Radio host Mike Hosking displayed his impressive intelligence last week.
No, not by spitting the dummy and saying he did not want the Prime Minister on his show, but by eating those words and admitting he had overstepped the mark.
On Wednesday, in an all-too-obvious reaction to Jacinda Ardern’s decision last month to forego the pleasure of a regular weekly dressing down by Mr Hosking, he admitted to listeners that “management and production argue she should come back on a periodic basis” but he felt Ardern “didn’t want to be here” and “are we not better on this programme … not having her on the show?” He said he did not “want her back”.
In the same breath he accused other journalists (more of that later) of being asleep on the job and failing to pursue his particular gripe that morning over a reduction in managed isolation beds following the introduction of the trans-Tasman travel bubble.
He was wrong on both counts and his NewstalkZB colleague and political editor Barry Soper wasn’t slow to tell him so.
The fact that NZME was prepared to carry Soper’s stern rebuke both online and in the print edition of the New Zealand Herald suggests it was a signal to Hosking that management was not best pleased…even if they would not go so far as to openly criticise their star turn.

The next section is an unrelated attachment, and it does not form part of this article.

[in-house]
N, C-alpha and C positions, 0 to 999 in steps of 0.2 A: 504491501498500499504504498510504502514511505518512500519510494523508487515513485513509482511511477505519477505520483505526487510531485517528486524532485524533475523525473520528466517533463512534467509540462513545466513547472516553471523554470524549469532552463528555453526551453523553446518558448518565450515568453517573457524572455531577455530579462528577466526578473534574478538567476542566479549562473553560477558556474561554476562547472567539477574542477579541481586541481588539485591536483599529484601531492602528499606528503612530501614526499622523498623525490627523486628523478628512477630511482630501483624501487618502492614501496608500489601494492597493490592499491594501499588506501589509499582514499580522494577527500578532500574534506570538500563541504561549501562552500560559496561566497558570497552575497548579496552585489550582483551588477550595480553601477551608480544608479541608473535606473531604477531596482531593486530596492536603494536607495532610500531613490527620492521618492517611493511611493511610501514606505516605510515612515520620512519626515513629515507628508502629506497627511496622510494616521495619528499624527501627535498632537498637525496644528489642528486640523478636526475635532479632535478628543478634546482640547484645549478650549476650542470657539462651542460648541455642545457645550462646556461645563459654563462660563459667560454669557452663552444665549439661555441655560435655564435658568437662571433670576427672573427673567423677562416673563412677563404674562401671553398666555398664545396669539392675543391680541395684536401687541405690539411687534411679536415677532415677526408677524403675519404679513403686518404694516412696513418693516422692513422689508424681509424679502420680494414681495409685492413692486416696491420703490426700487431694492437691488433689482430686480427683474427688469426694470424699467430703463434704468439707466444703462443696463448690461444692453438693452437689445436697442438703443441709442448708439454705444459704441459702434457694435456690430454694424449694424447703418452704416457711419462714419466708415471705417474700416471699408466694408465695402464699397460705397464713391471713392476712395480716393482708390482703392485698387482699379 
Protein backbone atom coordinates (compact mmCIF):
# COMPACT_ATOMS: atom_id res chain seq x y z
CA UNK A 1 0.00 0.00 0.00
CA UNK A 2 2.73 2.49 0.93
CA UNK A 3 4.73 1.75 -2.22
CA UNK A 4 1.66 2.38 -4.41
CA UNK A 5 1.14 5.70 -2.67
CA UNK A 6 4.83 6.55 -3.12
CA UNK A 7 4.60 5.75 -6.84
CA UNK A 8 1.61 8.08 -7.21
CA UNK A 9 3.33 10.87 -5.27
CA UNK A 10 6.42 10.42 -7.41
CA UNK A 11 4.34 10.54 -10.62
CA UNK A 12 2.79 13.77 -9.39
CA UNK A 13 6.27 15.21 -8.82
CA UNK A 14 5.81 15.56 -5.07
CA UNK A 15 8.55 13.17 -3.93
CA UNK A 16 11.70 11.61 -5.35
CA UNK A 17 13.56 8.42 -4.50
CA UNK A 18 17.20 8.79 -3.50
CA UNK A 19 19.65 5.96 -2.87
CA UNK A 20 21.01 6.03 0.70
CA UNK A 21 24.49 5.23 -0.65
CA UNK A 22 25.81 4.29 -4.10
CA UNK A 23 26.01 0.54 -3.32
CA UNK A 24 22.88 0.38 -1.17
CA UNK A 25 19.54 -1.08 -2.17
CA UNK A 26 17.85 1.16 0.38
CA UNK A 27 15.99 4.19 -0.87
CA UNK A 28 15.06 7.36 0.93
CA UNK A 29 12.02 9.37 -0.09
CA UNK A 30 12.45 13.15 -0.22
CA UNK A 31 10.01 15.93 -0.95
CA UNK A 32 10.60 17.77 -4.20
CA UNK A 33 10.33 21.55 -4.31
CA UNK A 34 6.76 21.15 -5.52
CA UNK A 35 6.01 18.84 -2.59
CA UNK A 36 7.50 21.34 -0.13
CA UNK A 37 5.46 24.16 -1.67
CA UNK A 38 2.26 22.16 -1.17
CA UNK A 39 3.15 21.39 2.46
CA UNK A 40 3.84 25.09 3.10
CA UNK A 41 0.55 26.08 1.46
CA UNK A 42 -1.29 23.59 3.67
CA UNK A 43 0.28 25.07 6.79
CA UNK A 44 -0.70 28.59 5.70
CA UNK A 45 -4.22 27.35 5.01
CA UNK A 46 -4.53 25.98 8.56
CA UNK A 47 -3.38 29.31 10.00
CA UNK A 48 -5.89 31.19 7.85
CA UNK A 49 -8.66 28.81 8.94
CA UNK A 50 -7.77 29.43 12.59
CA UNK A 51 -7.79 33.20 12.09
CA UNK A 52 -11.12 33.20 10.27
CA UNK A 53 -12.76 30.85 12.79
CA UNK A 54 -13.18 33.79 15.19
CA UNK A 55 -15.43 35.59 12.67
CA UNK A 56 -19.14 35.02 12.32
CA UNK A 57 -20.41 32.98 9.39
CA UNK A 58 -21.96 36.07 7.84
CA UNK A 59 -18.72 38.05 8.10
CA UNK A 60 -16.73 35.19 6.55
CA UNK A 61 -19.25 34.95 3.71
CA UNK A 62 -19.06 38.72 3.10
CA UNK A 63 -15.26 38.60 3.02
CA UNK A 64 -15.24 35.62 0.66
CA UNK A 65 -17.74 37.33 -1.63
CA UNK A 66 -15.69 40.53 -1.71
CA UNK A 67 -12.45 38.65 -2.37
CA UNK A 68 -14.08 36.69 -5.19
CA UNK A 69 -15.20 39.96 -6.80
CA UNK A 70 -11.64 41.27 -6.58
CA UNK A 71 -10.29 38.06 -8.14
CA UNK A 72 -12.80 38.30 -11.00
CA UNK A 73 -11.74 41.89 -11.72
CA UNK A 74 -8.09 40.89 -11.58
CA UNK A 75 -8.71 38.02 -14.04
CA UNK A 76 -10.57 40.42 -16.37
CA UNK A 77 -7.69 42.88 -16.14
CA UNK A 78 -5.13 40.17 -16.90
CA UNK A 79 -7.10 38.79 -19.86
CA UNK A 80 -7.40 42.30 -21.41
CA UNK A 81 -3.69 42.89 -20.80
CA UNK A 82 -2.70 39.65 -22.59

Soper began by informing Hosking that Press Gallery journalists had, in fact, raised the issue of a reduction in MIQ beds. He then went on to provide the radio host with a reality check:
“After accusing the media of being asleep, Hosking went on to interview the Prime Minister but was clearly frustrated with her answers about the MIQ wind-down – welcome to our world Mike. After the interview, Hosking declares he doesn’t want Ardern on his show any more, which won’t lose her any sleep given that she’d decided she didn’t want to be on it anyway. But that was her mistake, and this was Hosking’s – he can’t have it both ways. Hosking accusing the media of being asleep at the wheel, and then refusing to take the wheel himself is cutting your nose off to spite your face.”
Hosking won’t lose any sleep over the equally stern, if more erudite, rebuke from left-wing commentator Chris Trotter. Writing on The Daily Blog, Trotter characterised the broadcaster’s encounters with Jacinda Ardern as “an unpleasant mixture of lofty condescension, contemptuous disdain and outright aggression”. While that may be in the ear of the listener, what he said next was undeniably correct: